Why Does My Dog... Pee When Someone Is at the Door?

How to Put a Stop to the Peeing

The worst thing that you can do in these scenarios is to punish the dog. Scolding, rubbing her nose in the pee or swatting at her only makes your dog more fearful and exacerbates the problem — resulting in even more peeing. Whether your dog is urinating out of submission or excitement, here are a few steps you can take to curb the behavior.

Coach friends who come to the door to ignore the dog. They should remain calm and refrain from saying the dog’s name, reaching for her or giving her direct eye contact. They should walk by her, speak quietly and avoid excited greetings.

Take the dog outside to urinate before she's allowed to approach guests. Friends should only greet her when she's calm — and not urinating. If they want to pet your dog, ask them to get down to her level, without bending or reaching over her.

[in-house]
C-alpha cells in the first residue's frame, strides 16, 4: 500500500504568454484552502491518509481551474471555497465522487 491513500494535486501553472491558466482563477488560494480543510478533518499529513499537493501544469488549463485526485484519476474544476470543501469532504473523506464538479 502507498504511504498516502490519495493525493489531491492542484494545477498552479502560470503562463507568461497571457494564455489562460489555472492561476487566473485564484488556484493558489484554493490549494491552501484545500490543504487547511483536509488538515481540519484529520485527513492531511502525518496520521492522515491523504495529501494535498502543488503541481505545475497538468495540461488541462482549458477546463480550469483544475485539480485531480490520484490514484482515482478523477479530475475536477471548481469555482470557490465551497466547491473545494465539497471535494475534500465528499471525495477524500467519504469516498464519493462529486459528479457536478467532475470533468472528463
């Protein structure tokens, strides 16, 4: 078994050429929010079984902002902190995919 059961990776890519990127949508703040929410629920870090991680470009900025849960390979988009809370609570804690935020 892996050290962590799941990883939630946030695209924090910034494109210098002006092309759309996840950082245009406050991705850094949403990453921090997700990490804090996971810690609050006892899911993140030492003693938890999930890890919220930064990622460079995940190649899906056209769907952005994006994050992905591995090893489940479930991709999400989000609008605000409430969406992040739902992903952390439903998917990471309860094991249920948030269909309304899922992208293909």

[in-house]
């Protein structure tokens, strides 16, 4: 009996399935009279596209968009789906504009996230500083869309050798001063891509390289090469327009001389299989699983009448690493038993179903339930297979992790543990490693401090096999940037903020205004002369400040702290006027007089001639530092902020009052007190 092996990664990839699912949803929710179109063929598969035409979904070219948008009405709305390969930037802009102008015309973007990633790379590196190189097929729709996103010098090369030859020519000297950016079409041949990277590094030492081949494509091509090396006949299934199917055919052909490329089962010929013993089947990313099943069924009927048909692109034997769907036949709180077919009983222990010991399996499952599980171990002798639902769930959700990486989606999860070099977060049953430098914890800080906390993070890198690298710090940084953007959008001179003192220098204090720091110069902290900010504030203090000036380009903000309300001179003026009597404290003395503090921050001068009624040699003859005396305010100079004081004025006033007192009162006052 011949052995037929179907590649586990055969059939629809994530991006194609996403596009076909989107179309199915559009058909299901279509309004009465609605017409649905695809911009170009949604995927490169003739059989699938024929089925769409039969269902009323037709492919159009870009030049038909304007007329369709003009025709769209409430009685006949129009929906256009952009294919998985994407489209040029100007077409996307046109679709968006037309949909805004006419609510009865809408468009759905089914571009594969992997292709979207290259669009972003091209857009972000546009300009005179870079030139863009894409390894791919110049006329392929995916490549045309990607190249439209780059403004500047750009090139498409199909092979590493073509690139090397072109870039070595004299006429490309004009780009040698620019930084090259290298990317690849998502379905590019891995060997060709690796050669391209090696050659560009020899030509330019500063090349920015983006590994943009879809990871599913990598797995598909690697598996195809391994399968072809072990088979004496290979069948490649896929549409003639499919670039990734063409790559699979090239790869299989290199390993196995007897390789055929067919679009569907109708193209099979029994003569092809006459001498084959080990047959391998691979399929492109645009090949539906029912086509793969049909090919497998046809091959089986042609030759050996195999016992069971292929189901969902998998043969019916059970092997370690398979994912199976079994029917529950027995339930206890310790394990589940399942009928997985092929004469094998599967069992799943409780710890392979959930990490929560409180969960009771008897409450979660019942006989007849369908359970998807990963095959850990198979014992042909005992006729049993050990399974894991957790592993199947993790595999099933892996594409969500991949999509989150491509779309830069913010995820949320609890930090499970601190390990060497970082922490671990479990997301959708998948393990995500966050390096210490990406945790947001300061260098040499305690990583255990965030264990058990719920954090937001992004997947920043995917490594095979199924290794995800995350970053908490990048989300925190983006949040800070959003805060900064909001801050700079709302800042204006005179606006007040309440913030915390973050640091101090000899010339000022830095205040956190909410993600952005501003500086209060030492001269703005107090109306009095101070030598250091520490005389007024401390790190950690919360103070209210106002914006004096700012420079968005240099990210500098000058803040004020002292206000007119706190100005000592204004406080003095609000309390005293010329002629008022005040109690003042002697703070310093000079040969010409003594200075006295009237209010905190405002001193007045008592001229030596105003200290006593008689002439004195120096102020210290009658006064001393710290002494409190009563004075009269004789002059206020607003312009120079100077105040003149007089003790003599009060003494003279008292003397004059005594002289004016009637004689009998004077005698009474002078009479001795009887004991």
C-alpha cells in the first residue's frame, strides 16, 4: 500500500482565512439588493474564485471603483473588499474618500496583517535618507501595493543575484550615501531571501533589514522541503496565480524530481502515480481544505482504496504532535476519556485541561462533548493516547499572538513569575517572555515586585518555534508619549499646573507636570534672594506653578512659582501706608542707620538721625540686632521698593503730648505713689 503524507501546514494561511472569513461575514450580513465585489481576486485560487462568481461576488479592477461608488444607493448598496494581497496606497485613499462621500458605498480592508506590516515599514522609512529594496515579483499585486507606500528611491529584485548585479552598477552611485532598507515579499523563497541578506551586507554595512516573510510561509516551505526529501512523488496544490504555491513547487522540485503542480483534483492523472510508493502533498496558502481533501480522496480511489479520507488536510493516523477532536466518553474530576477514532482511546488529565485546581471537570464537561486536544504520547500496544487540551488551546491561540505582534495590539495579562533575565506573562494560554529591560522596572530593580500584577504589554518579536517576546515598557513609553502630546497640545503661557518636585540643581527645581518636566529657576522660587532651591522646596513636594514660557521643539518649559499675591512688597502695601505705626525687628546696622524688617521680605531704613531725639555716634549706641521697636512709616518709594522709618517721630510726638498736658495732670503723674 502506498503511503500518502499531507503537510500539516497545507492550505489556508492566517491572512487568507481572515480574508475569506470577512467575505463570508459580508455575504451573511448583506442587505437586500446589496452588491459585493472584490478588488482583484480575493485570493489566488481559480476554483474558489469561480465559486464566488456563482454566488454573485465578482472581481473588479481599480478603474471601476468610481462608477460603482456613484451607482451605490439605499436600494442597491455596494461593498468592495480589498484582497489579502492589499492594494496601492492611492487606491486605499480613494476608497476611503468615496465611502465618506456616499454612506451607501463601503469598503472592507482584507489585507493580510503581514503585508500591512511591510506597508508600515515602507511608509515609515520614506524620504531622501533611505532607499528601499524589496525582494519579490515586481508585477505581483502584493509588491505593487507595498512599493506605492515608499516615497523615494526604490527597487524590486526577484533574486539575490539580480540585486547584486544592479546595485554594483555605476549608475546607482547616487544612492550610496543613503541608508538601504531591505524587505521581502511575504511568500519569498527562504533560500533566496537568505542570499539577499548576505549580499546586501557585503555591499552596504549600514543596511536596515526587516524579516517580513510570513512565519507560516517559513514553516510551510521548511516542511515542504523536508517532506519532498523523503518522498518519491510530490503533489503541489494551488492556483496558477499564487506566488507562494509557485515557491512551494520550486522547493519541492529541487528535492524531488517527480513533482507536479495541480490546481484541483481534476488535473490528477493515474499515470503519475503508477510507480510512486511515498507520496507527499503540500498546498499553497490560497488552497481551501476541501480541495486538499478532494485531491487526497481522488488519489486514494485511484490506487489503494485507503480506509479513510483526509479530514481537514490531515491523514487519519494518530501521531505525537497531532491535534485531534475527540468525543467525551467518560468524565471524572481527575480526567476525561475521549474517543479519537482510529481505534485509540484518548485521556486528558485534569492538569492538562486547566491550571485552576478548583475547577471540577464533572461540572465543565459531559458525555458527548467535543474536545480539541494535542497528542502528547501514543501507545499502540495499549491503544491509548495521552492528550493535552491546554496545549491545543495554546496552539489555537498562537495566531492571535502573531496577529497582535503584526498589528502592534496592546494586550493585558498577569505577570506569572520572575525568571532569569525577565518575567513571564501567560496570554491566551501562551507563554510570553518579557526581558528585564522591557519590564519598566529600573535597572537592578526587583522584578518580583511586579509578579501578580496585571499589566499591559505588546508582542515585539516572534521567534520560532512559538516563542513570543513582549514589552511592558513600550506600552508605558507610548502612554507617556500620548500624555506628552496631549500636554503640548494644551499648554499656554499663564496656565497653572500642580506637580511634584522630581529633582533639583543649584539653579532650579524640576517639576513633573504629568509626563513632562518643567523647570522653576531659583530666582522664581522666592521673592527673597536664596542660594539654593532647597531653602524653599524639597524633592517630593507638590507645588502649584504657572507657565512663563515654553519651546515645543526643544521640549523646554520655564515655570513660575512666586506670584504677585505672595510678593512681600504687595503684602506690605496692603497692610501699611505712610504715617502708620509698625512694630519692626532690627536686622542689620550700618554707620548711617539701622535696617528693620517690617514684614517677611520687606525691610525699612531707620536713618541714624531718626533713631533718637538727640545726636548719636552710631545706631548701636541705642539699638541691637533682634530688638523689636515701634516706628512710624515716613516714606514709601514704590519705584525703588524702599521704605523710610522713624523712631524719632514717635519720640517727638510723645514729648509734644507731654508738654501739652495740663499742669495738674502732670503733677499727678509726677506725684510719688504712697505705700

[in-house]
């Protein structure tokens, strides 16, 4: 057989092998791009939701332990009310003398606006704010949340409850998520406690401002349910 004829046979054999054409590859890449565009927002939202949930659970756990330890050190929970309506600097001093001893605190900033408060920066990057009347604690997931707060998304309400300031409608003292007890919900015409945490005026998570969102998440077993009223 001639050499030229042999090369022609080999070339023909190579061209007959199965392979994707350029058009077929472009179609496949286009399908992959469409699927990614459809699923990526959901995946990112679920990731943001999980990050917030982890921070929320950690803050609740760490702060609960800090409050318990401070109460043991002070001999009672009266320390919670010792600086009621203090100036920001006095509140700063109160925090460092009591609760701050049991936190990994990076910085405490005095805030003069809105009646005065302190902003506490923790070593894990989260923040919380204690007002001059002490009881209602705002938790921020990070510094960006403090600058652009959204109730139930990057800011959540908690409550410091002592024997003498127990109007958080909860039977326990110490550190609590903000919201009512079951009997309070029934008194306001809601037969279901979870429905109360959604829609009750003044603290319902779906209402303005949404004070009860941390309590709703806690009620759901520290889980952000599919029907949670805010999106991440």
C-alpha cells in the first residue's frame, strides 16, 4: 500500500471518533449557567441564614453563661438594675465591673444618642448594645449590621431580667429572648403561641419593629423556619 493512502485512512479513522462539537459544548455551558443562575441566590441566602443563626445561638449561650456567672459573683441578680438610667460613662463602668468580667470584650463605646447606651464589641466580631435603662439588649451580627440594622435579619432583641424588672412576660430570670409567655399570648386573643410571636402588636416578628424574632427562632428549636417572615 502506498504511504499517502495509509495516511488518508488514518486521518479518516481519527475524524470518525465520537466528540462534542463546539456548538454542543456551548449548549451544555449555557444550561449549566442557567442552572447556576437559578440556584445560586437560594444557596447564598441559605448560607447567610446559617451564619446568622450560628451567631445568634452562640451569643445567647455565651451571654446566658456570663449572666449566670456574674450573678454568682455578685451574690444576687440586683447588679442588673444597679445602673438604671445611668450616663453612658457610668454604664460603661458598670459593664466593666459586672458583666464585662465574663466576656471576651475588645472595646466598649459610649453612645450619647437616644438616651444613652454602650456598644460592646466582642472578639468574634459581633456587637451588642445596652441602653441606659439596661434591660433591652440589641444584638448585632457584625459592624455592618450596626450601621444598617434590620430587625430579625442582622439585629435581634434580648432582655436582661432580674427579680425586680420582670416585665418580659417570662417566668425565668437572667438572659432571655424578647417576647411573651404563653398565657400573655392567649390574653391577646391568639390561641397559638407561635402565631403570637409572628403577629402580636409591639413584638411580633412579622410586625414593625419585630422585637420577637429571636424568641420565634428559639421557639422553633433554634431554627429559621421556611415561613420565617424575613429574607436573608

You can also ask your dog to sit at the door. Then reward her calm behavior with a treat.

If there are no underlying medical conditions, and you are still scrubbing the welcome mat, consider talking to a veterinary behaviorist or a certified dog trainer. They can help make greetings at the door more pleasant for your dog and your guests.


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